To prevent this, a carrier oil is needed. Carrier oils dilute the highly concentrated essential oil. Personally, I use coconut oil as a skin moisturizer, so it is my preferred carrier oil. I simply add a few drops of essential oil to the coconut oil and apply it to my body.

    Other common carrier oils include jojoba oil, grapeseed oil, and vegetable oil. Even a good unscented moisturizing lotion works great.
  3. Aromatherapy Accessories

    Add a practical accessory to your wardrobe! An aromatherapy bracelet or necklace diffuses an essential oil all day! Place a few drops of any essential oil onto the accessory to release the smell throughout the day. You can also lift it to your nose and inhale for a stronger experience.

    If you want a DIY accessory, you can add a few drops of essential oil to a bandana and tie it around your neck or wrist.

What are Essential Oils?

Aromatherapy has been used as a natural remedy for centuries. Extracting the “essence” of a plant has proven to be effective in treating countless ailments.

Research has shown essential oils can be an effective natural remedy. Studies have proven them to be effective in antiviral and antimicrobial treatment. A John Hopkins study concluded some are even more effective than antibiotics in killing Lyme bacteria.

Research on essential oils is fairly new and ongoing. While results in the research may vary, there is still substantial evidence that essential oils are helpful. 

In contrast to other home remedies for nausea, essential oils can soothe an upset stomach while you are on the go. I often keep a few essential oils in my purse in order to manage my motion sickness in any environment.

Essential oils are small and easy to transport, making them a quick, accessible remedy.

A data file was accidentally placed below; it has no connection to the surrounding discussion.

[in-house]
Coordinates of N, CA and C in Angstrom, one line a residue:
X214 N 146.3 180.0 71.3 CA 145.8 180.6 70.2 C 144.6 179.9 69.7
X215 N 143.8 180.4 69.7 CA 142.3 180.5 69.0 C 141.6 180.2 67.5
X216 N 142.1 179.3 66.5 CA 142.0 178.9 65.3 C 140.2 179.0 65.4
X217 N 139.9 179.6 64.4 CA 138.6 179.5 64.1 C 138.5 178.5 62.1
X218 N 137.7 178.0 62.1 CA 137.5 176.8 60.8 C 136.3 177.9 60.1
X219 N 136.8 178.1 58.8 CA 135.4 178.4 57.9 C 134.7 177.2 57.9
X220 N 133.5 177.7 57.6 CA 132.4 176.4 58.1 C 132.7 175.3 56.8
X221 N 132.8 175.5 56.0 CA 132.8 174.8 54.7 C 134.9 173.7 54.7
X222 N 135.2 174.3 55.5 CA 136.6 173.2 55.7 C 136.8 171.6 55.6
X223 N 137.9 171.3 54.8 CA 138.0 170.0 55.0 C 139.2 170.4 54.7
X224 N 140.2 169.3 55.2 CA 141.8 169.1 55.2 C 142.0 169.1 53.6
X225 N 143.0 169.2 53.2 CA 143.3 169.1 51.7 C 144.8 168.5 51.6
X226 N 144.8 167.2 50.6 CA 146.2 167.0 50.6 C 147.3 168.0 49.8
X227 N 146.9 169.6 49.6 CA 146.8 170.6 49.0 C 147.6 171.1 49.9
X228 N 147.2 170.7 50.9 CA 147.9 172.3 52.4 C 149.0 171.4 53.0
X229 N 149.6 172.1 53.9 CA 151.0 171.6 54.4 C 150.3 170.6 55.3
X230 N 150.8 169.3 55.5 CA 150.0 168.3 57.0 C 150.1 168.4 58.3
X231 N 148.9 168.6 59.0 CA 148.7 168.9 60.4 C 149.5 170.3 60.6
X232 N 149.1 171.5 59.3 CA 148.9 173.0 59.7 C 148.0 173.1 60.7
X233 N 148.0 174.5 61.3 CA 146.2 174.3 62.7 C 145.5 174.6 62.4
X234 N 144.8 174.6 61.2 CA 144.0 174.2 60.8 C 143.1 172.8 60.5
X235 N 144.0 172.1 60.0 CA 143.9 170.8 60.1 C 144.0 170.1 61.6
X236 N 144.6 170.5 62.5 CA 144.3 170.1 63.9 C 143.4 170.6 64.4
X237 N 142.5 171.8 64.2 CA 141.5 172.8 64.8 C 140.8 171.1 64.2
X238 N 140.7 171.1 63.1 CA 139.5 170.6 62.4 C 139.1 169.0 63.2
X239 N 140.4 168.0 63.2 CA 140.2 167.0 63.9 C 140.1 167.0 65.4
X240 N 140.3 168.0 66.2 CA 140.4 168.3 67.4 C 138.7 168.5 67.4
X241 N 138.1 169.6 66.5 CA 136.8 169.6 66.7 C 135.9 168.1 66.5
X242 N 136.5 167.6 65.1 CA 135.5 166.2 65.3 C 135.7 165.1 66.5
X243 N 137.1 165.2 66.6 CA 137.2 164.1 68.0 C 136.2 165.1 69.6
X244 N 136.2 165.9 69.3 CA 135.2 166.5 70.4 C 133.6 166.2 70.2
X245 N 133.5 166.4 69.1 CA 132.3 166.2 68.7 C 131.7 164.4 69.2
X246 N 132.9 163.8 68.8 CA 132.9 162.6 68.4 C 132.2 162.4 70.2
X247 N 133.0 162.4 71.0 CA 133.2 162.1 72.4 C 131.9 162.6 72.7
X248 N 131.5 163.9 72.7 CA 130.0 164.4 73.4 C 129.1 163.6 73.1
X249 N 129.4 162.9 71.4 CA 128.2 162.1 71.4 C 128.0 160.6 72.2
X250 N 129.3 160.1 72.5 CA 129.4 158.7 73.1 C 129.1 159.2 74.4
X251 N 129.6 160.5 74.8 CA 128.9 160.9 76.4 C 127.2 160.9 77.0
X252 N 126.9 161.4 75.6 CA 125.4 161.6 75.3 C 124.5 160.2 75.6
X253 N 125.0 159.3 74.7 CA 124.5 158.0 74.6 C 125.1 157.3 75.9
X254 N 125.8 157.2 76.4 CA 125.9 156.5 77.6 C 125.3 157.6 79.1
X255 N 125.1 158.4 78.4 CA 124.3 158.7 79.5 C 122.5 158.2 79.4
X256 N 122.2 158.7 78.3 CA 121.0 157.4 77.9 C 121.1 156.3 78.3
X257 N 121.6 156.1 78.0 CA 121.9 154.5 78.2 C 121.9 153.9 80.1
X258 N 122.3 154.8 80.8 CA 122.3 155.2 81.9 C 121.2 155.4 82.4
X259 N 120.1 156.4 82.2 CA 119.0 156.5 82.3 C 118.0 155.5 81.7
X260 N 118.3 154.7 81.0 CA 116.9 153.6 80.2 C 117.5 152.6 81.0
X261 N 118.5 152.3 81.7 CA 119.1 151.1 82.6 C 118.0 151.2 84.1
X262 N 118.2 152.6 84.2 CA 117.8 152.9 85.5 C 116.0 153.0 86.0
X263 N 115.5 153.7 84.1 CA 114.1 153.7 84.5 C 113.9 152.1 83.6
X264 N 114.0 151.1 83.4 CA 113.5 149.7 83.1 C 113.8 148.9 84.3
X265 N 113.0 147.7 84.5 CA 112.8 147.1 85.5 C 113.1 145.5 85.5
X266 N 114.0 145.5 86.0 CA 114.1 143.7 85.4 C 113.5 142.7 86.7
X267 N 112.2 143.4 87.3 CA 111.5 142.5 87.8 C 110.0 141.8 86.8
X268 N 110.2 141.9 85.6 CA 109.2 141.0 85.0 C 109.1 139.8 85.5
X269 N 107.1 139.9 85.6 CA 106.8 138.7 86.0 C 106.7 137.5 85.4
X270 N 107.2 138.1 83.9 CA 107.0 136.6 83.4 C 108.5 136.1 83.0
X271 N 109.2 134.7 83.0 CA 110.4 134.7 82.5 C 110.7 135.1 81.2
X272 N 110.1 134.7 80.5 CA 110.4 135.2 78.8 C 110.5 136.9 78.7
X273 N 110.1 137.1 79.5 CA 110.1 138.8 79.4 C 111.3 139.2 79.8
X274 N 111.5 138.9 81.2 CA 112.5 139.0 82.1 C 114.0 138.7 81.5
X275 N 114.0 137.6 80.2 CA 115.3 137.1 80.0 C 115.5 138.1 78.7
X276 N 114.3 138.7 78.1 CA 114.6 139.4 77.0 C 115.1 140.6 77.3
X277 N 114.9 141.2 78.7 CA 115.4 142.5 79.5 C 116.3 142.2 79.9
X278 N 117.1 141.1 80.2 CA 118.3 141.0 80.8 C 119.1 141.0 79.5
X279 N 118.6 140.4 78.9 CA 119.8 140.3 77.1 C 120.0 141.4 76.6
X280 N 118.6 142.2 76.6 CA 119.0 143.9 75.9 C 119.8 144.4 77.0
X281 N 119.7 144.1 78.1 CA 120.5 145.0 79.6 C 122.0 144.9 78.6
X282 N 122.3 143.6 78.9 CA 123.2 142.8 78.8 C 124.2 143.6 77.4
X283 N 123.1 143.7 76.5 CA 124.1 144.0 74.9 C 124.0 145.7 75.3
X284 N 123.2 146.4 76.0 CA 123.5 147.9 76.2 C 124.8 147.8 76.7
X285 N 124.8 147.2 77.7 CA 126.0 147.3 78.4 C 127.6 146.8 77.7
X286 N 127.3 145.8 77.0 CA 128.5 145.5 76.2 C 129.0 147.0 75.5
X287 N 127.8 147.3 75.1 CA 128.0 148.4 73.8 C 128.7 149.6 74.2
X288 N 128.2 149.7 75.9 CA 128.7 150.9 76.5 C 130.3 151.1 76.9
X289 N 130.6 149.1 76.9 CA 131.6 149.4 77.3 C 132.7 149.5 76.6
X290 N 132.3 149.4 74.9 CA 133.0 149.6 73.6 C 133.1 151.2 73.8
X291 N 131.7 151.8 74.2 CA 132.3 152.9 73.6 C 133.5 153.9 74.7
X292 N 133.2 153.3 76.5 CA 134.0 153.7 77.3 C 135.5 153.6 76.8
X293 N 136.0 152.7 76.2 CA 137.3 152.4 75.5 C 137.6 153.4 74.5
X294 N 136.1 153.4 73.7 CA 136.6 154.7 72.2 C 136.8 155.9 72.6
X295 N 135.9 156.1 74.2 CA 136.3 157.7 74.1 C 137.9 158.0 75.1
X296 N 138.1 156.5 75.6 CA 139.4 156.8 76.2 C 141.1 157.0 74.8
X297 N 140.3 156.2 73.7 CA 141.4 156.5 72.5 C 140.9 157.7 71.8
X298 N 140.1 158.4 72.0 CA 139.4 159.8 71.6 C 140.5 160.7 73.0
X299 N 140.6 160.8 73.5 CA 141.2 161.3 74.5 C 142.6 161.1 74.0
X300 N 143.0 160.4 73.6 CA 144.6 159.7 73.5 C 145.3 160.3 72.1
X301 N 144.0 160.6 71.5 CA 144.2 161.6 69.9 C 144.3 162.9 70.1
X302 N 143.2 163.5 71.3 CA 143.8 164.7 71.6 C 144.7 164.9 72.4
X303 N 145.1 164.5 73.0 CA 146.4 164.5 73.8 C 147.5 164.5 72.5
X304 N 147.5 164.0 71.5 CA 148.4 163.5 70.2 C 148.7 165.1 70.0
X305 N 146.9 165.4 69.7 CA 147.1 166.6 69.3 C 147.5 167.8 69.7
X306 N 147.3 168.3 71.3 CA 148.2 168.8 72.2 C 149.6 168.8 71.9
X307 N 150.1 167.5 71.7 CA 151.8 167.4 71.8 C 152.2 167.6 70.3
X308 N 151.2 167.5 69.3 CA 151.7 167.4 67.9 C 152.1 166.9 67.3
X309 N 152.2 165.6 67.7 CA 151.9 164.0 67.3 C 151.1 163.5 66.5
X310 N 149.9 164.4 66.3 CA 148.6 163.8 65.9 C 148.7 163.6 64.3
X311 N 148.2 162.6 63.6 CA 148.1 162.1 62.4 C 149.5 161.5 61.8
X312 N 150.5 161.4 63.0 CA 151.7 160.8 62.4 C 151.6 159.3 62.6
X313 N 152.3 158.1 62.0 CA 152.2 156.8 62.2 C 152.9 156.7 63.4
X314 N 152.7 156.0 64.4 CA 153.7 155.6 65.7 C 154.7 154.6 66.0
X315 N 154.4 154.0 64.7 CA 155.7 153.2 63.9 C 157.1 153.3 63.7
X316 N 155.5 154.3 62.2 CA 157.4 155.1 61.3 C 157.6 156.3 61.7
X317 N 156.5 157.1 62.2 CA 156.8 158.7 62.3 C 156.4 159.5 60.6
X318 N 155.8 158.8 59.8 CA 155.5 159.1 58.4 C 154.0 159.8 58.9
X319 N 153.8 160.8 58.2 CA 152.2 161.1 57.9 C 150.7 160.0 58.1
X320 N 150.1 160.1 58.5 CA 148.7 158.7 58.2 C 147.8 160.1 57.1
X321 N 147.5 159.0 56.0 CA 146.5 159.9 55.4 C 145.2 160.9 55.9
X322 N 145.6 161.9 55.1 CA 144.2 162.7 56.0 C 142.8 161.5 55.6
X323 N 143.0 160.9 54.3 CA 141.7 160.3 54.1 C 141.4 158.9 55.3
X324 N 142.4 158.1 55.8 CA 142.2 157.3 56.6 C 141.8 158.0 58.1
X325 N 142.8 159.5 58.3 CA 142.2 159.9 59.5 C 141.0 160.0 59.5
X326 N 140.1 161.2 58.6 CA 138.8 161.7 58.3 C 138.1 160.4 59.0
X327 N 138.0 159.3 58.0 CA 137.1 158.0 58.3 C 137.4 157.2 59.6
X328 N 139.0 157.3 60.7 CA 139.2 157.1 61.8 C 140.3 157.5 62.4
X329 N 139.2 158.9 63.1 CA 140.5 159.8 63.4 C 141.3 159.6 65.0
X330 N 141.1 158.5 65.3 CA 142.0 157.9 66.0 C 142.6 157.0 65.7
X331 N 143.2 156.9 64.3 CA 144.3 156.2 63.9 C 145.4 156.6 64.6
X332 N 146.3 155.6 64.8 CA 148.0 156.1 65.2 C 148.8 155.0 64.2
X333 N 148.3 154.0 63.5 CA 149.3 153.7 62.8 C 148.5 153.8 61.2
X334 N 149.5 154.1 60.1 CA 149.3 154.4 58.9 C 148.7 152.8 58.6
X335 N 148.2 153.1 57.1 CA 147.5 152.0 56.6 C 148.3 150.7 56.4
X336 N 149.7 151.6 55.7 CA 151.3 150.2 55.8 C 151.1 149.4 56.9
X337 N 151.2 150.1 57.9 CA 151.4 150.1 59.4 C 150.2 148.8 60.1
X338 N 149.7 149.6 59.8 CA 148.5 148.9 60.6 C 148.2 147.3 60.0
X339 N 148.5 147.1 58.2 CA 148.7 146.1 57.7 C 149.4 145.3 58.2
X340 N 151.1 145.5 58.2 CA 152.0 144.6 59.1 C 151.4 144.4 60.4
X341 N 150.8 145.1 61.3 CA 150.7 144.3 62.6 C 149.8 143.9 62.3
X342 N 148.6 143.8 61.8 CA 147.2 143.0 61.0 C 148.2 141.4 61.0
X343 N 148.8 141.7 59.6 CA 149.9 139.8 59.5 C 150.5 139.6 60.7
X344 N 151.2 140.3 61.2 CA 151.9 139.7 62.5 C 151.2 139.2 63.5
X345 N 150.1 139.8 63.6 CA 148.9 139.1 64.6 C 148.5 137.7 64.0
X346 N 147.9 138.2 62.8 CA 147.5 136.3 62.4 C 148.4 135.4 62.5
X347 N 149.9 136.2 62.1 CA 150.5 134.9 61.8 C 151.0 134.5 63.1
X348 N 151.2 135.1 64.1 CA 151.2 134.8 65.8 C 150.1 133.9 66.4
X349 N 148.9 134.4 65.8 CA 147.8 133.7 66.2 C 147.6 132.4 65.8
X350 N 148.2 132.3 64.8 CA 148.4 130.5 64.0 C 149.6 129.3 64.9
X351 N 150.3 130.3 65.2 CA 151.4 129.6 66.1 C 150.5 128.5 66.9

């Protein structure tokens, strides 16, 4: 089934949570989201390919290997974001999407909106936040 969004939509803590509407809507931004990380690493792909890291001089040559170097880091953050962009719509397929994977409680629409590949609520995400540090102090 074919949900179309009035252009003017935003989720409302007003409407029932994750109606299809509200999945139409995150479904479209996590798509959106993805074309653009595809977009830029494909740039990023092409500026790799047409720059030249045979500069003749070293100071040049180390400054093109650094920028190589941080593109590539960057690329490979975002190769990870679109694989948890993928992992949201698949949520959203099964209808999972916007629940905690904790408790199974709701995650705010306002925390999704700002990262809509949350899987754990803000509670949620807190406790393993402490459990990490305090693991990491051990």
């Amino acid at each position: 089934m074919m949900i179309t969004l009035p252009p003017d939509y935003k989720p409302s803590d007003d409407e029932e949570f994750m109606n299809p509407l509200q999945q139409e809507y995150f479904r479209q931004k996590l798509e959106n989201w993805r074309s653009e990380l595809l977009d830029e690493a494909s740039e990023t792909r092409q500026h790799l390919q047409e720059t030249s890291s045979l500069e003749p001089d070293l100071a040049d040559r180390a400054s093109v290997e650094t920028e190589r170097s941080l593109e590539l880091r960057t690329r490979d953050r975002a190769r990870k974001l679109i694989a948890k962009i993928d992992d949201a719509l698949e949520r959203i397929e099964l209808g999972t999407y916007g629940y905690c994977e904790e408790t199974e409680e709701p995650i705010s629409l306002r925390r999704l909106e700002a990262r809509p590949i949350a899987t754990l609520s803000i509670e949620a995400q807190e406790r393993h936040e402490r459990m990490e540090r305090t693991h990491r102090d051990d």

You can also get more bang for your buck. A single essential oil can be a treatment for multiple situations – not just nausea! Meaning, after purchasing lavender essential oil, you can use it to treat nausea and also help you fall asleep at night! 

Essential oils take up a large part of my medicine cabinet because they can be so versatile in their treatments. 

Why Essential Oils?

We’ve put a lot of time and thought into this question – learn more about essential oil basics here. In terms of treating nausea with essential oils…

Don’t break the bank by buying expensive medicine that only treats one ailment! Essential oils can be used in countless combinations for a variety of remedies. Essential oils are my go-to when I have an ailment that needs quick remedy. Just one bottle of essential oils can be used in so many ways making the cost quite tiny compared to the cost of other fixes. I bought a pack of essential oils a year ago and they are still half full even with regular use. Essential oils are truly small but mighty!

As mentioned, research in this area is recent, however, there are very few potential side effects. Use a carrier oil on a small portion of your skin initially. As long as no side effects occur, you can add more to your desired location. I have very sensitive skin so I have to be very careful with the topicals I put on my body. I have never had a reaction to essential oils. However, I have contracted hives from multiple over-the-counter medicines. 

Essential oils remain my preferred remedy for nausea because of the affordable cost, the longevity of the product, and the lack of potential side effects. 

Conclusion – Essential Oils for Upset Stomach

Aromatherapy has been used even before the Greeks and the Romans. But scientific research on them is fairly recent and there is a lot to learn.

Whatever the cause of your nausea we can all agree it’s an awful feeling. If essential oils can bring some quick relief then you should give them a shot. There are many oils that could make a difference and a variety of ways to use them – find what works best for you!

As with all things on this site, we’re not the experts but we are continuing to learn. None of this is medical advice and you should always consult your physician or aromatherapist regarding best practices for your specific situation.